In 1980 Greenleaf wrote: My position is: if we are to move toward a more caring, serving society than we now have, competition must be muted. . . I believe that serving and competing are antithetical; the stronger the urge to serve, the less the interest in competing. . . The servant is importantly concerned with the consequences of his actions: those being served, while being served become healthier, wiser, freer, more autonomous, more likely themselves to become servants. And, what is the effect on the least privileged in society; will they benefit, or, at least, not be further deprived? And, no one will knowingly be hurt by the action? – the servant is strong without competing. But, unfortunately, we have decreed that ours shall be a competitive society.

This is one of those challenging and stimulating passages that have consistently given me pause. When I have shared this with business folks (I almost typed in ‘fools’ rather than ‘folks’ – Freud would have been proud) their verbal response was akin to: ‘This is airy-fairy stuff; the real world does not act this way – the real world is competitive by nature.’ Ah, but is it? Greenleaf suggests we spend time reading, reflecting upon and talking about (via searching conversations) Peter Kropotkin’s book ‘Mutual Aid: A Factor of Evolution’ – for Kindle books this is a free download and one can also find the complete book free on-line in a pdf format. Kropotkin invites us to consider that we humans, by nature, are communal and cooperative – not competitive. More recent research regarding ‘caring’ and ‘empathy’ support his idea.

Of course, in order to actually search one must, according to Greenleaf, be a seeker. A seeker is open to the possibility that he or she will be influenced by the search; people who are ‘sure’ do not need to search and seek for they already ‘know.’ Searching and seeking are rooted in doubt and curiosity and inquiry and possibilities.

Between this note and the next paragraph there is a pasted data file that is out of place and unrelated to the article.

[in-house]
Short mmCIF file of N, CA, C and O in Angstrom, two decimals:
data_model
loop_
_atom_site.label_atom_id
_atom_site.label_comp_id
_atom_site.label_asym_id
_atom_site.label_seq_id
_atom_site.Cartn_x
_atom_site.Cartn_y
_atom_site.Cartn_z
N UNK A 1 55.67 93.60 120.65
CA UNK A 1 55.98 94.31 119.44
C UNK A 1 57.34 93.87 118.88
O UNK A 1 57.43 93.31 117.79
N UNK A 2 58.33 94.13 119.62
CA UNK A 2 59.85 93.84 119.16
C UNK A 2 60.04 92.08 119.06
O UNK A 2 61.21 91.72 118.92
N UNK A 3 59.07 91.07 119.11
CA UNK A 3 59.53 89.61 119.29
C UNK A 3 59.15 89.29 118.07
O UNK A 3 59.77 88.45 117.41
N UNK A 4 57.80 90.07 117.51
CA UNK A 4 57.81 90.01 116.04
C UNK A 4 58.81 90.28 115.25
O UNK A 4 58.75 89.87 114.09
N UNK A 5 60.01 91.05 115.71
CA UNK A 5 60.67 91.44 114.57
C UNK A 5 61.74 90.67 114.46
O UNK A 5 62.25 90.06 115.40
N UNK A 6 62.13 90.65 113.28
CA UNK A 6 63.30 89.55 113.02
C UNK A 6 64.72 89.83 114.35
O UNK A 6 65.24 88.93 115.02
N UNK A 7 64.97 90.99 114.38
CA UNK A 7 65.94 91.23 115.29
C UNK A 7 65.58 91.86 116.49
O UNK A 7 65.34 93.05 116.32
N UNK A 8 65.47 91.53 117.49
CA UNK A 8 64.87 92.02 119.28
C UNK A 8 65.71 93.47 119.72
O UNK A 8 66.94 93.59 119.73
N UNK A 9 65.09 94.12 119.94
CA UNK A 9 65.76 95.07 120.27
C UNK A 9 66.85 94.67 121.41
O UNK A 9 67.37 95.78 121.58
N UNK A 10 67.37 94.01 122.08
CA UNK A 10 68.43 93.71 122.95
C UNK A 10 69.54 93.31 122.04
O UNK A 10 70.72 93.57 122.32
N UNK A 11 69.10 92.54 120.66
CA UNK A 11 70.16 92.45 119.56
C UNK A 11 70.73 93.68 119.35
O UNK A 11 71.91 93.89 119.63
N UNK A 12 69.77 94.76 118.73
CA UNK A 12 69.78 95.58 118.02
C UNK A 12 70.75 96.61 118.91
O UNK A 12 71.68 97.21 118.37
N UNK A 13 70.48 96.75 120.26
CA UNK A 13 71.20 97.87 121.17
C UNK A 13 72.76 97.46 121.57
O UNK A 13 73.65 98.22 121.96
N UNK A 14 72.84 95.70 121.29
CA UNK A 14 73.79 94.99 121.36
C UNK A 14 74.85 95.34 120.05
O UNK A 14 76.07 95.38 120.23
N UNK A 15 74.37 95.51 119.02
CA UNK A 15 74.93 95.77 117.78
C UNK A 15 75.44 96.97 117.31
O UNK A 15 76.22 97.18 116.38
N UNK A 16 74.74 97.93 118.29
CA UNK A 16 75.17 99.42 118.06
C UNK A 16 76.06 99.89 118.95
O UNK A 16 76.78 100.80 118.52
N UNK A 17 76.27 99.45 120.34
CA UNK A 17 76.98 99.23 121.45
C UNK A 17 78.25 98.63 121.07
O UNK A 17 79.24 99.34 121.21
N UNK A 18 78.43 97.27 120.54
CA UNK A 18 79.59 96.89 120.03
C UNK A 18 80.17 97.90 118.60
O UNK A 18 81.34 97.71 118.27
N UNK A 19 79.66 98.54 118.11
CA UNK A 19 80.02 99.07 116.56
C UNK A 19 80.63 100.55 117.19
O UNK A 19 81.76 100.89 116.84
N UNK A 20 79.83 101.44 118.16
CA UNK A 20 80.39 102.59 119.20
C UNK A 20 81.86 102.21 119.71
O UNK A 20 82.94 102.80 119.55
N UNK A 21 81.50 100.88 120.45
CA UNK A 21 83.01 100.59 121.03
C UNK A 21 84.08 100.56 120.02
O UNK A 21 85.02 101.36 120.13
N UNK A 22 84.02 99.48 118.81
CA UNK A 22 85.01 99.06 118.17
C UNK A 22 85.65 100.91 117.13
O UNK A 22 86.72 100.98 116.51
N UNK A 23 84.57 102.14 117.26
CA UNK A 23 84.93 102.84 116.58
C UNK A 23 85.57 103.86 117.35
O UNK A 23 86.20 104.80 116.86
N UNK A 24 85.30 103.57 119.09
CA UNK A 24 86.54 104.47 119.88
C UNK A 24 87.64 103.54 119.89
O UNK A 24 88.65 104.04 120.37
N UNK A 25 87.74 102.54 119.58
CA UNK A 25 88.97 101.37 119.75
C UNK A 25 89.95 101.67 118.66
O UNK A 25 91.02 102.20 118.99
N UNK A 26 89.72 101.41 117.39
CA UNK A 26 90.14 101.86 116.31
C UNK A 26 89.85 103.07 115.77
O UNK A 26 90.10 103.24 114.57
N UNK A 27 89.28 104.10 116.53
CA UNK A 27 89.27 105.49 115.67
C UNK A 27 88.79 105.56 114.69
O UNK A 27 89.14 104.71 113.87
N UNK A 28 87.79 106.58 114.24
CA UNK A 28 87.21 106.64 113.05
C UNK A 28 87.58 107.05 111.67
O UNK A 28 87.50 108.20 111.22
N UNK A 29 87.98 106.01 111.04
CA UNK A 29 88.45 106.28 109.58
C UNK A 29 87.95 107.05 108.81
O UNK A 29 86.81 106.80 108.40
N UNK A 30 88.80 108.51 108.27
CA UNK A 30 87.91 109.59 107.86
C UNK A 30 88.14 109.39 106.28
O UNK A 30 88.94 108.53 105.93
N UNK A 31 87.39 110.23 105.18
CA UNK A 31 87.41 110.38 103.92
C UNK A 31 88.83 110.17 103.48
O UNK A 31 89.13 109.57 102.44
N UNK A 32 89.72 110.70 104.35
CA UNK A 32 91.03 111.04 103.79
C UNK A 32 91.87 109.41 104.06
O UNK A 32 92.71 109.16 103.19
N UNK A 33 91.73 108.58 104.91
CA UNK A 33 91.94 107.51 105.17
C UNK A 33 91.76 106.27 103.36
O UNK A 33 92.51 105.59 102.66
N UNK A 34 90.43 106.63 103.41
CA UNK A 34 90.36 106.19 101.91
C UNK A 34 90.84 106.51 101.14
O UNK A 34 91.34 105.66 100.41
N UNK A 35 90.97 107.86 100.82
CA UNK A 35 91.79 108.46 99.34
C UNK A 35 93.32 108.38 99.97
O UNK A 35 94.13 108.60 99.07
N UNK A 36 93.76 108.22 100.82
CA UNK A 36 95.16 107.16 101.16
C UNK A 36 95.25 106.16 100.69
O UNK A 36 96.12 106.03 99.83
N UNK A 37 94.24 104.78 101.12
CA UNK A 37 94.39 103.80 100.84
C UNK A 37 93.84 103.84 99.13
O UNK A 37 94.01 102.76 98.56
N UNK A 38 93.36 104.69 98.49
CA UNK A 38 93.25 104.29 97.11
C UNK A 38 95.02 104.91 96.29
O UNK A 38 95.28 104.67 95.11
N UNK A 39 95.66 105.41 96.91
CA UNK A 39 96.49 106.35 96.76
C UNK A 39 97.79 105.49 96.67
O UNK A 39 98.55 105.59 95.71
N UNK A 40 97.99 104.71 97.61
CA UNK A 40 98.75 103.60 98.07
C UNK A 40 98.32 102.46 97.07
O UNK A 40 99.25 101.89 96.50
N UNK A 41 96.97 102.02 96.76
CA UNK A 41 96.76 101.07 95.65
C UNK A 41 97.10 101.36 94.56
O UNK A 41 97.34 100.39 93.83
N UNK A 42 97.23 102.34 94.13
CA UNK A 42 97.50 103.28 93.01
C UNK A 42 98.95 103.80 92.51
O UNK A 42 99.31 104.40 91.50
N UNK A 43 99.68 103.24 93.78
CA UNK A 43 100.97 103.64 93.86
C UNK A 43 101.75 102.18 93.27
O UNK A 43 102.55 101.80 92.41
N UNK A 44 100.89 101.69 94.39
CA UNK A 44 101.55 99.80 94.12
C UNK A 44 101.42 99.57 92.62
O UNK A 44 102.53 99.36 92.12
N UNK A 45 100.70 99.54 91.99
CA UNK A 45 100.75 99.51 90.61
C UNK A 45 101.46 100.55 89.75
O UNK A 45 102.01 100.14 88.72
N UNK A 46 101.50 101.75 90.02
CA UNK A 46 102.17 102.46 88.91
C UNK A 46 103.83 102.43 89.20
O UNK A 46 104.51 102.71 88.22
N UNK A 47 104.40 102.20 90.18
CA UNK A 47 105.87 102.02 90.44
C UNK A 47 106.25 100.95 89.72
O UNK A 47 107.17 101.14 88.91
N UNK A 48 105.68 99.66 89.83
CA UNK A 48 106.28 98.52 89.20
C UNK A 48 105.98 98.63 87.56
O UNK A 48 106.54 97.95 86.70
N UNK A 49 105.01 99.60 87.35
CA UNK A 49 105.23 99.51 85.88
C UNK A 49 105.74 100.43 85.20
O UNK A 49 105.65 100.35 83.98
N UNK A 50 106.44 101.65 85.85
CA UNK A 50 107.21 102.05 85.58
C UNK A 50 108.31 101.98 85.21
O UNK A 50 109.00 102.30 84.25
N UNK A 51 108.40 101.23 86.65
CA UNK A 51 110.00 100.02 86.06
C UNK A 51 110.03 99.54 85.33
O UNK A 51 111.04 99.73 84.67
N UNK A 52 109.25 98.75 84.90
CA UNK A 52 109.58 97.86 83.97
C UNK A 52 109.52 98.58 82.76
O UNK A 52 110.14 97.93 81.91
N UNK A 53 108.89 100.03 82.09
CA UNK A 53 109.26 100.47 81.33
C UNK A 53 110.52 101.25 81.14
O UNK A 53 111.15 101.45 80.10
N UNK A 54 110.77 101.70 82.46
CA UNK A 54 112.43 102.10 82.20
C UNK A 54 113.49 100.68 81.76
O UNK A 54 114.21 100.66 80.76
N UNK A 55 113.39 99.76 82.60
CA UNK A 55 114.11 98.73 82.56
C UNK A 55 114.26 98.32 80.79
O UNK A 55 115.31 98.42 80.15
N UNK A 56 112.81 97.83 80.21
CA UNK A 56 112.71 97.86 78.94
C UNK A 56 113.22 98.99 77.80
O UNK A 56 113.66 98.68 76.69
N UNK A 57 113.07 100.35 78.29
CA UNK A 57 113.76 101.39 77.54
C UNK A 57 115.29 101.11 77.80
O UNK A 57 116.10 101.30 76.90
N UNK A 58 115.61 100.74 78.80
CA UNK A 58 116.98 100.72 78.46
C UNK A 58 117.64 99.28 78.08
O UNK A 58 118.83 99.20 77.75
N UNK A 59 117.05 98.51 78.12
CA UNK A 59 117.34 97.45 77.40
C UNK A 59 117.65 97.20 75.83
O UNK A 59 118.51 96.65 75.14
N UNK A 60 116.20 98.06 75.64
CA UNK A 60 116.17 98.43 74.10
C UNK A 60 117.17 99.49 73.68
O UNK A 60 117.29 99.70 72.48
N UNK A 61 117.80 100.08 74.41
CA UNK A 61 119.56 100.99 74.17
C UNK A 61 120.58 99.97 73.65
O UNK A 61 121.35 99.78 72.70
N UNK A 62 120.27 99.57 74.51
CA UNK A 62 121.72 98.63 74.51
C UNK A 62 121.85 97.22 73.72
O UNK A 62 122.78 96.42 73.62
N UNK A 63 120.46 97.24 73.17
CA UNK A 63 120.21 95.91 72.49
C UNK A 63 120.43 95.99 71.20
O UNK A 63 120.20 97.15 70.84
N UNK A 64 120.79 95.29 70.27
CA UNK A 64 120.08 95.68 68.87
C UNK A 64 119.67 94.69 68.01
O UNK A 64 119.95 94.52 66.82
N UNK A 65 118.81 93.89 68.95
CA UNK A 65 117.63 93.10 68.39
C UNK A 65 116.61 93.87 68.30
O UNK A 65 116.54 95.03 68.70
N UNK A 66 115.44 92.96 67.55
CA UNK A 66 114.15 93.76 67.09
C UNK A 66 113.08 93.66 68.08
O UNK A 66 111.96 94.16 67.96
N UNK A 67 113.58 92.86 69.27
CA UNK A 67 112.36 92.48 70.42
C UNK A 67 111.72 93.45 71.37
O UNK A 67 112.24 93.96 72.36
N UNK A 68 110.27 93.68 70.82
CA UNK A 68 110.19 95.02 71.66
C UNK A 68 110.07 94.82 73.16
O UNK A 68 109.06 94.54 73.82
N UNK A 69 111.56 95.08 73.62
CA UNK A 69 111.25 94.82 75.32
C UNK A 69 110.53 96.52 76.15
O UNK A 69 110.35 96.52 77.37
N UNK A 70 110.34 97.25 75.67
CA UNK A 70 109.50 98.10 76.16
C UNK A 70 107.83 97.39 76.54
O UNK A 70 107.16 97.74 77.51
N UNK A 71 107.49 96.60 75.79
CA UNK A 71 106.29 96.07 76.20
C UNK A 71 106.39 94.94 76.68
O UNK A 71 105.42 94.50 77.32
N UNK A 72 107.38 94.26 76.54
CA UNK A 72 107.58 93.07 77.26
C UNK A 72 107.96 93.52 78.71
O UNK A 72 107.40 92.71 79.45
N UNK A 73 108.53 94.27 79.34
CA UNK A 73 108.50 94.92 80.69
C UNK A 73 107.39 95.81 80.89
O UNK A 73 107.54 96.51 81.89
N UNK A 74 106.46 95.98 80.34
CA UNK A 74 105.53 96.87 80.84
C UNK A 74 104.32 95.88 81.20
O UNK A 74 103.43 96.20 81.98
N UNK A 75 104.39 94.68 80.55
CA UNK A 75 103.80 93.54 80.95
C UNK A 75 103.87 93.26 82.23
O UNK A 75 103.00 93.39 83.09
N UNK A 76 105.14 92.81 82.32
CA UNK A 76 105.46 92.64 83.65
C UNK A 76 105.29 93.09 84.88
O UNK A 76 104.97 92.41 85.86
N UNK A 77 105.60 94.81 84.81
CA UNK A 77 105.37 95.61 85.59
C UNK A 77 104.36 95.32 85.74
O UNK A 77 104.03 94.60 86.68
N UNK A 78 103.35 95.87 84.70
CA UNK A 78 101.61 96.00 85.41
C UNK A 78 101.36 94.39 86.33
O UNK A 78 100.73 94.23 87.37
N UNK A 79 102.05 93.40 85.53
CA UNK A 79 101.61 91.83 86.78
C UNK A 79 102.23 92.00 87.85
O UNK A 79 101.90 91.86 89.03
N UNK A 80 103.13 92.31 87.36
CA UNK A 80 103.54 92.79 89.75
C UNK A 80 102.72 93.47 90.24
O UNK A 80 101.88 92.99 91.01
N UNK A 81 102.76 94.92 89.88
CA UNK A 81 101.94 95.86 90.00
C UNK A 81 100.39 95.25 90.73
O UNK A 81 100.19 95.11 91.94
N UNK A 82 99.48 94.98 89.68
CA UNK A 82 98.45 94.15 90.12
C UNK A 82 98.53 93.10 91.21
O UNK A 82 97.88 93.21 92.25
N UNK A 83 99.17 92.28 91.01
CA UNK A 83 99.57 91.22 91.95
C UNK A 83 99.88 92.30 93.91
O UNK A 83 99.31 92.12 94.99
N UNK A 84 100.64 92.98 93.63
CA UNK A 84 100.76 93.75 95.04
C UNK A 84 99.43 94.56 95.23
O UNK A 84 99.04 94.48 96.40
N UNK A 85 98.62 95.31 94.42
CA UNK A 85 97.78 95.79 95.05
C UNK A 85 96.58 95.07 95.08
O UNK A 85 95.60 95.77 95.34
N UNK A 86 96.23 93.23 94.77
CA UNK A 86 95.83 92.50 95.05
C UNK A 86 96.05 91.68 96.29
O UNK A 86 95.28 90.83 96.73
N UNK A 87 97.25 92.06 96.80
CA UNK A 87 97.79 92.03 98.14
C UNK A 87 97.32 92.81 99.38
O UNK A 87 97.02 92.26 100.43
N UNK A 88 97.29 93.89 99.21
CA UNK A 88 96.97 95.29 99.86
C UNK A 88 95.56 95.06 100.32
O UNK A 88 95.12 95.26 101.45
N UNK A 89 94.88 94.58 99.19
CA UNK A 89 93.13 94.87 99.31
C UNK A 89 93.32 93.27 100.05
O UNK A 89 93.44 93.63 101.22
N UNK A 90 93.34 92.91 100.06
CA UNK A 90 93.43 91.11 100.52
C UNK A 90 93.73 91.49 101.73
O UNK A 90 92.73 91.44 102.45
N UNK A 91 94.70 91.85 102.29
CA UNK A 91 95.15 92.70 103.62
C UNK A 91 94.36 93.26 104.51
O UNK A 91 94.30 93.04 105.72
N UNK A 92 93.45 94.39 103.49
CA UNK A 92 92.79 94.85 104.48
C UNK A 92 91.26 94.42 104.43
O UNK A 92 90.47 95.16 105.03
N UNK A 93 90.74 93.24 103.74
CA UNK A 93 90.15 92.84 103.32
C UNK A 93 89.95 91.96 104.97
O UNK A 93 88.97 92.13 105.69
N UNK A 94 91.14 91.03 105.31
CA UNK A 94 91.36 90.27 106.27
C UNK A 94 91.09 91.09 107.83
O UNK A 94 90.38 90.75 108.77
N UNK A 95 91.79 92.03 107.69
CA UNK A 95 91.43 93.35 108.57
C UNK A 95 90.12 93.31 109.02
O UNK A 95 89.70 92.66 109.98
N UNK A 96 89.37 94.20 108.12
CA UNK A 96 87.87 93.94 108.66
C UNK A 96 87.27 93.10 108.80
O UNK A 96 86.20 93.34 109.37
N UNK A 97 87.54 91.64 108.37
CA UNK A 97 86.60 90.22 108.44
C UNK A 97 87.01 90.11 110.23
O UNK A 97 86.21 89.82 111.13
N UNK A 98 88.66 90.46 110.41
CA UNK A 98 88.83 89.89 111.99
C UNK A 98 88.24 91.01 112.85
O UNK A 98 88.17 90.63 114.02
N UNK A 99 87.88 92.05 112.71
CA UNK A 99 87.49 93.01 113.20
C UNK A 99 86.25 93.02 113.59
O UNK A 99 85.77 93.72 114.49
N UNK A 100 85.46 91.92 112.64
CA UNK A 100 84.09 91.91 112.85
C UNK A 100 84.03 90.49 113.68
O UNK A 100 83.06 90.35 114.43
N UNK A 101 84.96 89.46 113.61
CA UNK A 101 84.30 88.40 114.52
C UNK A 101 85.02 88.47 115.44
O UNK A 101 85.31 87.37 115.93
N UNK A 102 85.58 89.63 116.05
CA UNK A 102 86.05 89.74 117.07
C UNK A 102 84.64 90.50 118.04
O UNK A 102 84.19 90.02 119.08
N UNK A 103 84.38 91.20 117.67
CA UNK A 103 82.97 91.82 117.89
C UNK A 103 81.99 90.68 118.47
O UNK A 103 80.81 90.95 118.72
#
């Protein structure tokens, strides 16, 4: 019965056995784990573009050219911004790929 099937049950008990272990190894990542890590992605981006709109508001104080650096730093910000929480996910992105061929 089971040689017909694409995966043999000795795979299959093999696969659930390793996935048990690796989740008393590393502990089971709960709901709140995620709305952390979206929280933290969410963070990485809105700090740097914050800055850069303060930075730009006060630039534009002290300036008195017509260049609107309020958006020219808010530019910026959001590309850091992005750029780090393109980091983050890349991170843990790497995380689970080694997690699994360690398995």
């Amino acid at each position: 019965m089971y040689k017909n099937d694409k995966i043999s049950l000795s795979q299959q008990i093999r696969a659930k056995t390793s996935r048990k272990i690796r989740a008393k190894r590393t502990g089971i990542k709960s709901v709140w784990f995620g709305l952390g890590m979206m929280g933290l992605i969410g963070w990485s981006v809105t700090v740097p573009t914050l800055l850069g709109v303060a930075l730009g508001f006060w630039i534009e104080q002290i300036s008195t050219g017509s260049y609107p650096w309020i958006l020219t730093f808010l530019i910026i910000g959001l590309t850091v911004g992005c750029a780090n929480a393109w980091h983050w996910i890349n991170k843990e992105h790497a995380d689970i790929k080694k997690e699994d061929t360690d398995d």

Greenleaf also provides us with an ‘antidote’ to competition. Serving – with distinction. This directs us to the concept of ‘high achievement.’ Walt Disney was rooted in ‘high achievement’ and ‘serving with distinction’ more than ‘competition.’ He needed (not just wanted) his competitors to be successful. Why? Because he believed that if they were successful (and he also helped a number of them become highly successful) he would be able to achieve more and become even more distinctive (and he was able to do so on both accounts). Professional athletes who are ‘true’ superstars also want their opponents to be high achievers for if they are then it will enable them to continue to function at a high level (many superstars spend time helping their counterparts improve).

High achievement is rooted in an abundance mentality/model. Competition is rooted in a scarcity mentality/model. Currently we are four weeks into the National Football League schedule. The high achievers like Brady, Manning, Brees, and Luck continue to help make those around them better; the ‘wanna be’ stars (who will go nameless at this time) continue to complain that they do not have the defense or the offensive weapons necessary to compete. The former are rooted in an abundance mentality and continue to be high achievers; the latter are rooted in a scarcity mentality and continue to be rooted in competition and continue to be under-achievers (by the by – ‘talent’ is not the difference here for a number of these under-achieving ‘leaders’ are quite talented). How about you, gentle reader, are you rooted in an abundance model or in a scarcity model? Do you seek to be high achieving or do you get caught up in mere competition? Is Walt Disney your mentor?

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